Saving energy with smart building services engineering
The field is undergoing an interesting transformation from the perspective of energy efficiency, robotics and automation. The role of smart buildings will grow further in the breakthrough brought about by renewable energy and digitalisation, and robotics will play a role in the implementation of smart building services engineering. This is how Professors of Practice Heikki Ihasalo and Jaakko Ketomäki from Aalto University describe the field.
‘During the year, we have studied robotics in the operating and maintenance phase of buildings and investigated how the energy transition affects real estate investment, responsibility and real estate management,’ Ihasalo says.
‘We are very pleased that companies and organisations are actively involved in organising teaching and that they are also actively listened to in connection with other research,’ Ketomäki continues.
The teaching and research of smart buildings at Aalto University focuses on user-orientation, autonomous self-learning systems, new operating methods enabled by digitalisation and integrations between building services engineering, ICT systems, energy networks and transport. The doctoral school established with donated funds aims to train new experts who can bring change to the field by offering a comprehensive understanding of its future potential.
Part-time job and postgraduate studies require scheduling
Doctoral Candidate Ville Kukkonen says that the ultimate goal of his research is a more scalable monitoring of building services engineering, which means, for example, analytics built on data obtained from building automation.
‘I have been involved in the development of an ontology, a kind of metadata framework, that can be used to describe the relationships between building services engineering components. The idea is to use these component relationships to describe data point relationships. I am now working on an article on the method and software architecture. I am also preparing the piloting of the method.’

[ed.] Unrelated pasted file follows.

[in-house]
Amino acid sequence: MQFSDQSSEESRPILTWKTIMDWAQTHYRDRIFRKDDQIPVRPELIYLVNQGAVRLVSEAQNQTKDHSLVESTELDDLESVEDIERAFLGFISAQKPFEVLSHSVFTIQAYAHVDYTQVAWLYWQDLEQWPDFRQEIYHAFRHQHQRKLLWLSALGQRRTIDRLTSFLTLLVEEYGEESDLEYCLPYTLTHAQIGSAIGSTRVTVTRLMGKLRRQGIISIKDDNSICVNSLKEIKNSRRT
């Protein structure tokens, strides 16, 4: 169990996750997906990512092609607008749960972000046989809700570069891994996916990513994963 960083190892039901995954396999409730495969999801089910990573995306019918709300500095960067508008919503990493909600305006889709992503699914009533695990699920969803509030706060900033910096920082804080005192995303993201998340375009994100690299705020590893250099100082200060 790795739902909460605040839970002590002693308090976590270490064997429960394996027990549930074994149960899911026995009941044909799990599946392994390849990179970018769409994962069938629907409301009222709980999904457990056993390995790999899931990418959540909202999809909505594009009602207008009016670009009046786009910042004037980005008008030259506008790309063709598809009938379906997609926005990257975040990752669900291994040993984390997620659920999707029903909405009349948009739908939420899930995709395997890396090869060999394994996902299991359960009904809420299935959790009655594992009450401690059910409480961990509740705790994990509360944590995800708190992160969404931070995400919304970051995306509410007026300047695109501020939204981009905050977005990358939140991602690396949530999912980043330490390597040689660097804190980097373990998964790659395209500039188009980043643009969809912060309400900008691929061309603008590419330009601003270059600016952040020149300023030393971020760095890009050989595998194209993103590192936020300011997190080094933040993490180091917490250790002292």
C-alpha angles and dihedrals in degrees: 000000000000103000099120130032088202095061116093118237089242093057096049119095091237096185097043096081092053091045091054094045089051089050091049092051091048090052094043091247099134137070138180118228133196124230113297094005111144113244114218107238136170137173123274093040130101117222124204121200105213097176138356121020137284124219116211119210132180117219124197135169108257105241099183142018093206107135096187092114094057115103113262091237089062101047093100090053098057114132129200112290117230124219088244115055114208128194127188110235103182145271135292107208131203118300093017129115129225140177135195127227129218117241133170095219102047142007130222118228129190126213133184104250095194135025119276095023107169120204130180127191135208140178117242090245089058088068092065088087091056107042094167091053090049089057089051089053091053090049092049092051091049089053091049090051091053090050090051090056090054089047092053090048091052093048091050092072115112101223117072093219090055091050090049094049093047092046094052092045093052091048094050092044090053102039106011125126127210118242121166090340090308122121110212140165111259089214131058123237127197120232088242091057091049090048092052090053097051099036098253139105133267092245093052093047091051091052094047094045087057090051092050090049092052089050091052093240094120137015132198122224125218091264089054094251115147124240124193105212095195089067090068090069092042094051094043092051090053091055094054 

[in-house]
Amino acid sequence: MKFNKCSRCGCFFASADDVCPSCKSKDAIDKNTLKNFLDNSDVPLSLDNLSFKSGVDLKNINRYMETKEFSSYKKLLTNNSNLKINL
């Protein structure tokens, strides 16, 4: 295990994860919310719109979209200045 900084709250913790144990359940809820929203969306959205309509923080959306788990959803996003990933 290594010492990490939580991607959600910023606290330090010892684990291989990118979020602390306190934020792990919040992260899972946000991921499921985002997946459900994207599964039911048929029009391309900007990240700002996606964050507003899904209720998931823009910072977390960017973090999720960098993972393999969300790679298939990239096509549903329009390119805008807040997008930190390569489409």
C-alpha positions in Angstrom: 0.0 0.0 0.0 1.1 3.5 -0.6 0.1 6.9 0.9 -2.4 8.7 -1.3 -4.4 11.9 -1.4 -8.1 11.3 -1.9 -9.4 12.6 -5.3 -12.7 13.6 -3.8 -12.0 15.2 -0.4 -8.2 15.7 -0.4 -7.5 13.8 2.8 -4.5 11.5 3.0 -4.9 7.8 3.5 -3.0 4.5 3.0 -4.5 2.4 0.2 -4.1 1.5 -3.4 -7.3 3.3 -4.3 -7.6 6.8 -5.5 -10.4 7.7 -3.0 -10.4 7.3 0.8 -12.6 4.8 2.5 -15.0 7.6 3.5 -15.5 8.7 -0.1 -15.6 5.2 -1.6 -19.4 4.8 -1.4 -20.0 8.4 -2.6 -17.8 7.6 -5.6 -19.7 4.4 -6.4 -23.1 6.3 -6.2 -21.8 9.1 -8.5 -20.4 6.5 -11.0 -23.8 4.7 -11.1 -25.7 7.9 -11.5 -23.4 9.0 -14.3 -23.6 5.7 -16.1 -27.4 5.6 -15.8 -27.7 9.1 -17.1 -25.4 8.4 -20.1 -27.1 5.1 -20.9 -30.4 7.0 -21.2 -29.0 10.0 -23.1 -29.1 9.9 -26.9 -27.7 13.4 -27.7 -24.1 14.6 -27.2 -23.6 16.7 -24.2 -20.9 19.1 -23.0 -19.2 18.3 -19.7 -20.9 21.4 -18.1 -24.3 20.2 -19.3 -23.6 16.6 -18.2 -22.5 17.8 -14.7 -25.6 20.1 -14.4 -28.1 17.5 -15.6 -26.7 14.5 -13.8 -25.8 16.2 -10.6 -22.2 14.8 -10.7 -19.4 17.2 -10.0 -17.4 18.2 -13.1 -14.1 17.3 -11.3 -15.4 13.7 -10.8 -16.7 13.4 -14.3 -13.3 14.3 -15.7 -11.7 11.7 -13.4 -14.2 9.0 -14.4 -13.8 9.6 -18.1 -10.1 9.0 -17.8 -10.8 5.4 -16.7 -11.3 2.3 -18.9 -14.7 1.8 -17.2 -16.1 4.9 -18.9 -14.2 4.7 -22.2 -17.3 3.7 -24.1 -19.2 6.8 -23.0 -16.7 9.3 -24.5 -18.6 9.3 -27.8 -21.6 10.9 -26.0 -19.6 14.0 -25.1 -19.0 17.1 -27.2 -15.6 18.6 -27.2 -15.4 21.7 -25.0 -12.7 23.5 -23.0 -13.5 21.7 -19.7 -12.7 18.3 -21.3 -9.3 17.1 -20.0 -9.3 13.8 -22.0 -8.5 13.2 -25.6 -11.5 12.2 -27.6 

Kukkonen says that he likes the combination of building services engineering and information technology.
‘I think the field has plenty of room for research and plenty of opportunities to influence the cost-effectiveness and ecological aspects of building use. I believe that in the future buildings themselves will be built to be more intelligent, but, on the other hand, centralised monitoring tools will also become more common and delve deeper into the operations of building services engineering. Both trends will require more accurate and standardised machine-understandable descriptions of buildings and their building services engineering systems,’ he says.
Kukkonen combines a part-time job with postgraduate studies, which primarily requires scheduling.
‘Postgraduate studies demand a lot, so it is great that working part time is possible. The combining of postgraduate studies with working life benefits all parties.’
Electricity is a sector of the future
Doctoral Candidate Kiia Einola has already finished her master's thesis in which she studied Smart Workplace Solutions (SWSs), especially from the perspective of facility managers and the benefits of SWSs in the development and maintenance of offices.
‘In the future, I will focus on lighting control and particularly explore the possibilities of saving energy without affecting the usability of buildings. I do research using various sensors, among other things. A more detailed research topic is only just taking shape, as I am still at the early stages of my studies.’
Kiia is enthusiastic about the electricity sector, as she believes that electricity is the future and that its significance is increasing.
‘Electricity is a very interesting combination of modern technology and a few centuries old basic physics. What inspires me about lighting technology is its enormous impact on the usability of buildings. The correct type of lighting can even affect people's moods or make the facilities appear larger. I believe that the impact of smart building services engineering will only increase in the future, as new regulations will require smart solutions that can, among other things, save energy and improve comfort.’
Last year, Kiia participated in the student competition organised by the Association of Electrical Engineers in Finland as part of the winning Energiatehokuuden AALLONharjalla team.
‘Our work in the competition taught us that members who have expertise in different areas of building services engineering form a good team. It was great that we had electricity, automation, energy and HVAC expertise. It would also be great if experts from different fields cooperated more closely in the working life.’
‘When we were working on the project, we noticed that we have to consider the end users both in building services engineering and energy saving. I believe that the field needs more understanding of what kind of technical solutions people want to use or need. For example, smart lighting control that saves energy is of no use if it works poorly for the user and the user bypasses the control manually.’
Further information on research and education into building services engineering:
Aalto University gets a donation of over a million euros for the development of education and research into smart building technology and smart buildings.